Vastu Shashtra has become a fashionable topic in current times. However, a brief look at the history of Vastu Shastra in India tells us that there is more to this Shastra than what passes for Vastu in modern times.
Vastu means a house or dwelling and Vas means an object or thing. The word Shastra refers to teaching or doctrine. Therefore, Vastu Shastra is the doctrine of the design of things. Vastu Shastra is an Indian architectural concept that specifies architectural principles including topography layout, design, ground preparation, measurements, arrangement as well as geometry in line. This system does not give you fixed plans and layouts but instead describes principles of design. This applies to towns, cities, roads, waterways, roads, houses, gardens, shops and other public areas as well as furniture. Vastu also covers the principles of selection of suitable sites, testing of the soil, design, planning as well as the orientation of the structure determined by astrological and astronomical calculations. It factors the effects of the sun, the Earth’s magnetic field and energy fields.
The principles of Vastu Shastra state that the senses of taste, touch, smell, hearing and sight, as well as the five elements, namely; fire, earth, water, air and sky, have their own effects of the well being of people. The design of a town, city or dwelling of people has to be in harmony with the five elements and the five senses for their well being.
History Of Vastu Shastra: Vedic Origins
The earliest records of the history of Vastu Shashtra is in the Vedas which date back to 1500-1000 BC. The Rig Veda invokes the Vastospati or the protector of the house. The texts on Vastu from 6th century BC to the 6th century AD are either lost or highly fragmented. People preserved the principles of architecture in the Indian subcontinent orally and through the traditional forms of architecture. Within the Vedas, the Sthapatya Veda addresses architecture. People still practice the Vedic rituals prescribed for the process of construction in India. The other works that have survived are Brihat Samhita, Kashyapa Shilpa Shastra, Samarangana Sutradhara, Viswakarma Vaastu Shastra, Purana Manjari, Vishu Dharmodhare, Mayamata, Silparatna Vaastu Shastra and Aparajitapccha.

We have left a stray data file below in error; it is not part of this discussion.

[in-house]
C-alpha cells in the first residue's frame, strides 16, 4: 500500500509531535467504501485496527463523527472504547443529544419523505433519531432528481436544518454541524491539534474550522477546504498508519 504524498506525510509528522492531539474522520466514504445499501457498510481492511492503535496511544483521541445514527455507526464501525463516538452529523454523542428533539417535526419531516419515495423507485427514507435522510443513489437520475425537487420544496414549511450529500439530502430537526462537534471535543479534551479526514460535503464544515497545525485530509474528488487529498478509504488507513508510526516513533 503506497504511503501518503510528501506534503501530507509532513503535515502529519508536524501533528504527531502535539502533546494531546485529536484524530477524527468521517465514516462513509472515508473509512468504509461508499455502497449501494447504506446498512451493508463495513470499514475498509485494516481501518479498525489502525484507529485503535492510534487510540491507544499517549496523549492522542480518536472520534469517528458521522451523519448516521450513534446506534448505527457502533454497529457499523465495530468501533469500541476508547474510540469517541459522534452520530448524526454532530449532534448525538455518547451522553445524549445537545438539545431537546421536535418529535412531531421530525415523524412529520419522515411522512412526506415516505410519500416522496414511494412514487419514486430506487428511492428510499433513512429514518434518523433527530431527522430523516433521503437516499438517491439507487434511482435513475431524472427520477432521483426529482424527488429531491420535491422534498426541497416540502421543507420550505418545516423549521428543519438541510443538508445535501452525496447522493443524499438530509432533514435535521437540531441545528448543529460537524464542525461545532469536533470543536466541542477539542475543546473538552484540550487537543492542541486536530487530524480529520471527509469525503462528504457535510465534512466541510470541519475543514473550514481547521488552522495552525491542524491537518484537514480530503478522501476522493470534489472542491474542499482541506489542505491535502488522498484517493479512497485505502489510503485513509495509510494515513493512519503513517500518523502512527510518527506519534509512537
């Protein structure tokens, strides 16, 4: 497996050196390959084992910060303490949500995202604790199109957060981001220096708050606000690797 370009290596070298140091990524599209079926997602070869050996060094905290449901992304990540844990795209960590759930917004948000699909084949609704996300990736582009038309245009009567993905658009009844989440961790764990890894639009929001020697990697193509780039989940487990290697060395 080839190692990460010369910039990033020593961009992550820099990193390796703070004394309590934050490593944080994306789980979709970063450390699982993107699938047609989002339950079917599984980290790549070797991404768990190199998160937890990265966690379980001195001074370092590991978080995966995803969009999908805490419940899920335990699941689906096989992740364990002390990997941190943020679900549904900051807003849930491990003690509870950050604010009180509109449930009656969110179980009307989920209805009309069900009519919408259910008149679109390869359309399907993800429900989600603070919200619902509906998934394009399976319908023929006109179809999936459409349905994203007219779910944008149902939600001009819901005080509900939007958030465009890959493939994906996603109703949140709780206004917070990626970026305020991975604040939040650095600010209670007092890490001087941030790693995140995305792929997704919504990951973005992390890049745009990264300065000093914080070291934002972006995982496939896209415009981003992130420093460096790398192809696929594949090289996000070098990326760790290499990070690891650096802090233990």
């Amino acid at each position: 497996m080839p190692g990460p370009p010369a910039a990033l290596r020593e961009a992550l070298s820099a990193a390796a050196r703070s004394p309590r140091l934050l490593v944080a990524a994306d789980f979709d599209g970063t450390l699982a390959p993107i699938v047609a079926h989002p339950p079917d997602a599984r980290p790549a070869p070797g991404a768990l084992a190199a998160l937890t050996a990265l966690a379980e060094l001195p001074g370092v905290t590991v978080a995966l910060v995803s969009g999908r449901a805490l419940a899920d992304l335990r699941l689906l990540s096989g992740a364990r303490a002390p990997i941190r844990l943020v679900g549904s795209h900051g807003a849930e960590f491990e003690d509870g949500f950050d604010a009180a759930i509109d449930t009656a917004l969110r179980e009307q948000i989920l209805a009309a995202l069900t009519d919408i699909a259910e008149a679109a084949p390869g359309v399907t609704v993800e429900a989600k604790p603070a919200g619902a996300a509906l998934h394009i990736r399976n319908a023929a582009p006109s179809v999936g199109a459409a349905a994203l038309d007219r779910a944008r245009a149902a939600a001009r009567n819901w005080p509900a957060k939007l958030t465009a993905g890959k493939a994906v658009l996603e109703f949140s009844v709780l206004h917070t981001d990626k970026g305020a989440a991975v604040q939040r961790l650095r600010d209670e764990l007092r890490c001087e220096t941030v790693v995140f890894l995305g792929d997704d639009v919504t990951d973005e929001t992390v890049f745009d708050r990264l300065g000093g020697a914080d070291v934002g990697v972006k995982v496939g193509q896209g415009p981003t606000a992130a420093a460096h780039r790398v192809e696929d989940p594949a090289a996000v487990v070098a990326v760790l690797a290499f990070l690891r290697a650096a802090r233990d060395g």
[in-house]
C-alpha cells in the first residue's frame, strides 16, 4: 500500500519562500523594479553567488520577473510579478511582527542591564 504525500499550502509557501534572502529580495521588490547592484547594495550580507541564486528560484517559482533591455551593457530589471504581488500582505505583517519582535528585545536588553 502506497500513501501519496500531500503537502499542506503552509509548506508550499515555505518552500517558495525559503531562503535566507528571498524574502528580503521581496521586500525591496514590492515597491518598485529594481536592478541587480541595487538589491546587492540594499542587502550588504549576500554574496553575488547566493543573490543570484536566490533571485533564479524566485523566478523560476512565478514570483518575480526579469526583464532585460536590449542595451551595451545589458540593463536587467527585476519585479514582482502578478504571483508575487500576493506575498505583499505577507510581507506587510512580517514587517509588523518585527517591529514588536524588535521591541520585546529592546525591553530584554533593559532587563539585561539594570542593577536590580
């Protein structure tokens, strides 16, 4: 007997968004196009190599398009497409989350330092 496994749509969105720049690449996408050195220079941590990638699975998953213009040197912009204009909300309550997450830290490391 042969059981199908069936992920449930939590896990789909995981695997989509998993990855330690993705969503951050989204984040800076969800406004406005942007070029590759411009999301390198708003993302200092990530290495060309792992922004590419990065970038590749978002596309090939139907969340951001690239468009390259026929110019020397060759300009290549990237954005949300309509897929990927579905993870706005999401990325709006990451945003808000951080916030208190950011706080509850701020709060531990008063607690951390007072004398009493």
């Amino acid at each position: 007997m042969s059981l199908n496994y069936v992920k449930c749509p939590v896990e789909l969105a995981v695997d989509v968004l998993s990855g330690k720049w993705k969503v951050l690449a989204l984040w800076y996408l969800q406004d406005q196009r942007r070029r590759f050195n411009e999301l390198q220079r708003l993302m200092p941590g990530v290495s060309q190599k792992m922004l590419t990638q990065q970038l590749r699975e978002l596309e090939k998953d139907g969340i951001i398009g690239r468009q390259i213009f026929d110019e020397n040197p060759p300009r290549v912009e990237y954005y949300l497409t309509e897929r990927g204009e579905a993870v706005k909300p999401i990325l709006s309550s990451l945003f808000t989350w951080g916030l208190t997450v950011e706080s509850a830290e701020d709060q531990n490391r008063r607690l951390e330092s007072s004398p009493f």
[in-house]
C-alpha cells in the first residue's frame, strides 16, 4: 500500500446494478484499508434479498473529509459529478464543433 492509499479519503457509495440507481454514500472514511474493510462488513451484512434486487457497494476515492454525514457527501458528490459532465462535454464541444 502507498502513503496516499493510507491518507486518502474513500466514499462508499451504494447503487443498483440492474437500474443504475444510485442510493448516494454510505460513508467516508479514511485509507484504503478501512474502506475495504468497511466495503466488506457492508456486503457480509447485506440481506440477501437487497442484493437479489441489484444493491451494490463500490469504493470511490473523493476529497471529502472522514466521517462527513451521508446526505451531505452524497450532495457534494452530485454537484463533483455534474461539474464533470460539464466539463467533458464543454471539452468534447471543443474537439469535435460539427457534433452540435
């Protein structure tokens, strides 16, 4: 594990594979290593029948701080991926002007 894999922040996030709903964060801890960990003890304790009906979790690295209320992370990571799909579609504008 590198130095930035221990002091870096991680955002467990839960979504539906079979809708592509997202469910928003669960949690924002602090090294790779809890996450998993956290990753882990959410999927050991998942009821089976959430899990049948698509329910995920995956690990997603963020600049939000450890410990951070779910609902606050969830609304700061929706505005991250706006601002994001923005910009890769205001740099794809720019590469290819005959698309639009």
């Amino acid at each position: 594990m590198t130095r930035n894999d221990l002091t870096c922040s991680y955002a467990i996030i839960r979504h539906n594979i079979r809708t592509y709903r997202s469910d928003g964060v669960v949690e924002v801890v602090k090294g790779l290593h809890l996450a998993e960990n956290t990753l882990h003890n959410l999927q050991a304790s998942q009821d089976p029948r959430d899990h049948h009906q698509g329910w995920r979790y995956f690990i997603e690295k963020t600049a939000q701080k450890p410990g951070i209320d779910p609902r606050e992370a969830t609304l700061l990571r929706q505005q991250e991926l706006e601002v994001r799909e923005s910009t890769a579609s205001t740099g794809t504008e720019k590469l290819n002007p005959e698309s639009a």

Vastu Purusha And Vastu Mandala
Every plot or area considered for construction has a soul of its own. This soul is the Vastu Purusha. The Vastu Mandala is a diagram that represents the orientation of the Vastu Purusha. There are different variations of this diagram that vary by the number of squares that they have. In all the variations the central square is occupied by Brahma. The construction of a town or village requires worship of the 64 square grid. A house requires worship of the 81 square grid and a temple a 100 square grid.
History Of Vastu Shastra: Literature On Vastu Shastra
The Brihat Samhitha by Varamhira has 106 chapters on various aspects of human life. It addresses Vastu Shastra in the 53rd chapter which prescribes formulae for architecture and construction.
The Brihat Samita also tells us about the origins of the Vastu Purusha. It states that in the Purana there was a battle between the gods and the demons. A demon was born who became powerful enough to harass the Gods. The Gods joined forces and pushed him to the underworld (Pathala). They pinned him down by sitting on him. He worshipped Lord Brahma who then granted him a boon. Brahma named him Vastu Purusha and gave him a boon. The boon was that any construction would be proper only if prayers were offered to appease him.
Tantra Sara Sangraha says that in the Varaha avatar of Lord Vishnu, his son is Vastu. He, therefore, becomes a Deva and not a Rakshasa.
The Matsya Purana describes the Vastu Purusha as a Rakshasa. Vaastu Purusha, Vastu Nara and Vastu Rakshasa are other names of the Vastu Purusha. The Maanasara describes the Vastu Purusha as a hunchback. He covers all the squares in the Mandala. He faces down toward the east while his right and left arms are in the southeastern an northeastern corners. His right and left legs are in the southwestern and north-western corners respectively whereas the centre which is his stomach region is occupied by Lord Brahma. The Matsya Purana mentions eighteen scholars of Vastu Shastra, namely; Brahma, Bhrugu, Vasistar, Atri, Viswakarma, Mayan, Nagnajit, Naradar, Visalakshan, Purandaran, Kumaraswamy, Anirudhar, Sounakar, Nandikesawaran, Vasudevar, Bhargavar, Sukran and Brihaspati.
Mathematics, Measurements and Equipment